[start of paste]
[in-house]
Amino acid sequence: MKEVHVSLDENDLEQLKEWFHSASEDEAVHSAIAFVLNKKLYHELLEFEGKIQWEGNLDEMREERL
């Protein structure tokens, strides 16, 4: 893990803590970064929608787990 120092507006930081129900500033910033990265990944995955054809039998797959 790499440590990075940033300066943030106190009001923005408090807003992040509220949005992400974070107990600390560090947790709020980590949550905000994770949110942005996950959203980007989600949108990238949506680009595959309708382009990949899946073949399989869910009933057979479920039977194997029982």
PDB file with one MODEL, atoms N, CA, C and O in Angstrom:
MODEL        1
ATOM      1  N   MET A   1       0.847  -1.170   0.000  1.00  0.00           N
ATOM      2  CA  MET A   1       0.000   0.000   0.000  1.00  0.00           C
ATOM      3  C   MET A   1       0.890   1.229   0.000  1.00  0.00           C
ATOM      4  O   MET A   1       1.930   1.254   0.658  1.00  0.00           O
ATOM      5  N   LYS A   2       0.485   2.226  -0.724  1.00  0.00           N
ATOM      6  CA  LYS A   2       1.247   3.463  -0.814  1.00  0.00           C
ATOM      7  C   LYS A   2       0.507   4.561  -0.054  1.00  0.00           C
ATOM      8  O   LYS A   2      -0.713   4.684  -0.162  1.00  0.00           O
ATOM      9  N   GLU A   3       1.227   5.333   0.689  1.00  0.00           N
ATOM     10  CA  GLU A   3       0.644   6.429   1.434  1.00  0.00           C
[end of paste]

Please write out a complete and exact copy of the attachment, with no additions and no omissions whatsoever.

[in-house]
Amino acid sequence: MKEVHVSLDENDLEQLKEWFHSASEDEAVHSAIAFVLNKKLYHELLEFEGKIQWEGNLDEMREERL
């Protein structure tokens, strides 16, 4: 893990803590970064929608787990 120092507006930081129900500033910033990265990944995955054809039998797959 790499440590990075940033300066943030106190009001923005408090807003992040509220949005992400974070107990600390560090947790709020980590949550905000994770949110942005996950959203980007989600949108990238949506680009595959309708382009990949899946073949399989869910009933057979479920039977194997029982």
PDB file with one MODEL, atoms N, CA, C and O in Angstrom:
MODEL        1
ATOM      1  N   MET A   1       0.847  -1.170   0.000  1.00  0.00           N
ATOM      2  CA  MET A   1       0.000   0.000   0.000  1.00  0.00           C
ATOM      3  C   MET A   1       0.890   1.229   0.000  1.00  0.00           C
ATOM      4  O   MET A   1       1.930   1.254   0.658  1.00  0.00           O
ATOM      5  N   LYS A   2       0.485   2.226  -0.724  1.00  0.00           N
ATOM      6  CA  LYS A   2       1.247   3.463  -0.814  1.00  0.00           C
ATOM      7  C   LYS A   2       0.507   4.561  -0.054  1.00  0.00           C
ATOM      8  O   LYS A   2      -0.713   4.684  -0.162  1.00  0.00           O
ATOM      9  N   GLU A   3       1.227   5.333   0.689  1.00  0.00           N
ATOM     10  CA  GLU A   3       0.644   6.429   1.434  1.00  0.00           C